This morning they were spraying the house with a fire hose. I'm not sure how I understood that that meant that it was going to be knocked down but I did understand that right away. Like the phone ringing in the night and the dread you feel even before you answer it.
I don't think anyone ever explained to me that when a house is going to be bulldozed you must first spray down the surrounding area with a lot of water. I find that I am often making these far fetched and yet correct leaps of logic. The house was uninhabited and was -most people would say- ugly, completely in the way, and also rotten so perhaps even someone less observant then myself would assume that any attention the house was receiving had to be in regard to its impending end. I did think briefly that maybe they were going to burn it- though that seemed more unlikely, it would have more satisfyingly explained the fire hose. But if they were going to burn it I probably would have received some letter from the town explaining that there would be a fire today and that this fire was intentional. Maybe they would have be required to shut down the road.
The color of the house was the only thing in bad taste- a murky mud brown with lighter yellow-brown accents so that it looked the way mud looks on a boot when some but not all of it has dried but in spite of this I always thought it was a good looking structure. I liked the way it was placed on it's gravelly dead-grass lawn with its first rate view of the four lane service road, gas station and construction site. It was nestled into the commercial landscape the way illustrations in children's stories show cottages sitting neatly amongst rolling hills.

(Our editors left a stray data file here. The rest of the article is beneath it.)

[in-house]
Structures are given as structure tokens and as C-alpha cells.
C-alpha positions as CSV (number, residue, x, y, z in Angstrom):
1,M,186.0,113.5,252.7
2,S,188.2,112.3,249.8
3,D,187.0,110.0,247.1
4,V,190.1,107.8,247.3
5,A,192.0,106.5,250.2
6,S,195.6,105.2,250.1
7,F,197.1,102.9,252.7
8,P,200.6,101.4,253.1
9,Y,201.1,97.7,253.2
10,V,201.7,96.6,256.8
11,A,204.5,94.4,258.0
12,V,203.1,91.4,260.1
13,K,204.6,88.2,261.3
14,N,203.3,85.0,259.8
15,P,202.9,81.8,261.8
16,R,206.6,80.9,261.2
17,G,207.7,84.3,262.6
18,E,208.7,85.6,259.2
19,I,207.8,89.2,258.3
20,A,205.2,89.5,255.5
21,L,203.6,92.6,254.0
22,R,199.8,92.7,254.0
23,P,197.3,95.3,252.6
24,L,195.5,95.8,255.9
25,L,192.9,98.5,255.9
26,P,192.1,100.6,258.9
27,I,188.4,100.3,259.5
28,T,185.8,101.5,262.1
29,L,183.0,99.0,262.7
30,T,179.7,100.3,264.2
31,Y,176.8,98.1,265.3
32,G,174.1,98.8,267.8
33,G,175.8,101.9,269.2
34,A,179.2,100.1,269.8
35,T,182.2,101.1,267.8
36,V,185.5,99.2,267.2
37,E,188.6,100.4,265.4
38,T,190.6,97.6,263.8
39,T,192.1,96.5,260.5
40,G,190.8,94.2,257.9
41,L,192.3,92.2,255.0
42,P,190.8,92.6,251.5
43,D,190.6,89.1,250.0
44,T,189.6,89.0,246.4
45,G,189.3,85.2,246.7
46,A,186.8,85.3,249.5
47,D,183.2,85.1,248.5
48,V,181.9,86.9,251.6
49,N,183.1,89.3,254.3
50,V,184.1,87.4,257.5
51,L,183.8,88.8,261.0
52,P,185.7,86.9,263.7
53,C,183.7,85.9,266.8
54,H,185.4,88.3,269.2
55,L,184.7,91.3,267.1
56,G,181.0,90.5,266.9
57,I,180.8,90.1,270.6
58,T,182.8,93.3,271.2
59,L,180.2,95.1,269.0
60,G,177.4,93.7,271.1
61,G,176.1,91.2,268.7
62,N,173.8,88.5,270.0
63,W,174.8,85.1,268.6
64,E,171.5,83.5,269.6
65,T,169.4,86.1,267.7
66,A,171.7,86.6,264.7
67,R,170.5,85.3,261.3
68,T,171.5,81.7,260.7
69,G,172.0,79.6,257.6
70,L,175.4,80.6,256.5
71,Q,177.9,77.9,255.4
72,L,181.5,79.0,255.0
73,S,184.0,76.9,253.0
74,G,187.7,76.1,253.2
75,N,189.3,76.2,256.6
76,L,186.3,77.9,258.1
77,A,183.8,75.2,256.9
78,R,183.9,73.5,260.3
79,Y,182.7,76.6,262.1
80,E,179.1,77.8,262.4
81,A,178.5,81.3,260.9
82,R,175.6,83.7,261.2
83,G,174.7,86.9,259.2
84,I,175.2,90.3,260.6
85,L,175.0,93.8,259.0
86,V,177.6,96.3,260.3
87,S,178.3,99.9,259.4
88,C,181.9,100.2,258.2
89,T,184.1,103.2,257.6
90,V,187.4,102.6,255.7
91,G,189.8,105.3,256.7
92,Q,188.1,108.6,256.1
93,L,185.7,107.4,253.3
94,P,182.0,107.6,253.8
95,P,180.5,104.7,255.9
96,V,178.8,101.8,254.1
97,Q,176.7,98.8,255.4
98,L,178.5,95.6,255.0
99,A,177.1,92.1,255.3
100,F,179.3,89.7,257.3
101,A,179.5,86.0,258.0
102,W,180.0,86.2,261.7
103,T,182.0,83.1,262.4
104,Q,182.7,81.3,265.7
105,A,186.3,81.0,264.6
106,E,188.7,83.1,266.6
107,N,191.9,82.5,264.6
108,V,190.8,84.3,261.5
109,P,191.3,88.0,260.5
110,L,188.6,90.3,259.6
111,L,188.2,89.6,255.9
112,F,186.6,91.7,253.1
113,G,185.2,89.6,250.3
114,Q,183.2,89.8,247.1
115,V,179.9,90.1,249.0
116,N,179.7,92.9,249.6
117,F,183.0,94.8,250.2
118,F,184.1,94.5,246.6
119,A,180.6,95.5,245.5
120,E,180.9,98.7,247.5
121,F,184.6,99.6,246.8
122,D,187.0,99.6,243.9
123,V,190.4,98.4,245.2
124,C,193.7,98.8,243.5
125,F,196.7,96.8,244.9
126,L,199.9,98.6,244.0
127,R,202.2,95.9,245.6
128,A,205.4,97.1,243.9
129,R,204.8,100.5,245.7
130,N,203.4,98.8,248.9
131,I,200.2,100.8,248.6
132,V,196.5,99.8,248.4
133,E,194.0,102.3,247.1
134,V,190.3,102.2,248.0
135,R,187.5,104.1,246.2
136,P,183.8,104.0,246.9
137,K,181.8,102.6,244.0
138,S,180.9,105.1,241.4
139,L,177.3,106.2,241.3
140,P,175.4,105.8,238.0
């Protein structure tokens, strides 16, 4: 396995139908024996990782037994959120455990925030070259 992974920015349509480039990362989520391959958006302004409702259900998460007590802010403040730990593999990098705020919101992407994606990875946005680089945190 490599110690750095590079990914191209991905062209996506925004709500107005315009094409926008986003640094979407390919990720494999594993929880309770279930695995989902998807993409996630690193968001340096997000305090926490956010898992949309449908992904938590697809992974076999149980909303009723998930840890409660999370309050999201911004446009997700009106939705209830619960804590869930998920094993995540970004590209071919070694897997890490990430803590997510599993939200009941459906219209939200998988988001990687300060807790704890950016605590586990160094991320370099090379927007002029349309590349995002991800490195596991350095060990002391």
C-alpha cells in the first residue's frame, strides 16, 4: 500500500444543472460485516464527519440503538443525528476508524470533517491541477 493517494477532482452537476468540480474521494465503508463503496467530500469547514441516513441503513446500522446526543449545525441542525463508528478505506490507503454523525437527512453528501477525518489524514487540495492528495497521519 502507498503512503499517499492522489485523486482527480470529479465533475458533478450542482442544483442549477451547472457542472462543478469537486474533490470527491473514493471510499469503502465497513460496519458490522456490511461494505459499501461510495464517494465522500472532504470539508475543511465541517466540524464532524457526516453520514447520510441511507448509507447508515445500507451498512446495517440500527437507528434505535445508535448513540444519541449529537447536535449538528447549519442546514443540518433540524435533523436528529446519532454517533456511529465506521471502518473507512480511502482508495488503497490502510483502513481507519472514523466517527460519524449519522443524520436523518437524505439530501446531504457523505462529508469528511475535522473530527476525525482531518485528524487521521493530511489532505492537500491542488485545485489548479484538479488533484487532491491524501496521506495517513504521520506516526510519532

If the house had been inhabitable I would have liked to live there. I think I would enjoy and not be at all annoyed by the way the rooms surely throb red, green and yellow even at night when the service road is empty of cars and living there is like living on the edge of a wide waterway and the traffic light outside like a drawbridge going up and down servicing boats that aren't there. During the day though-
I imagine one could sit for hours, cross legged on the moldy carpet looking up through the window attempting to write poetry about the stuttering and oddly weak-looking gestures of the bulldozers and cranes doing their long-necked jobs in the construction site next door.
Anyway I watched them spray the house with water and then I ate breakfast at the healthfood store and then I left on my way to school. At the corner I passed a bulldozer who was bent over and sniffing a pile of mud colored rubble in a confused kind of lonely looking denial. I felt satisfied that something large and significant had taken place. The house used to be there and while it was I had had many thoughts about it, including but not limited to how interesting it would have been to live in it.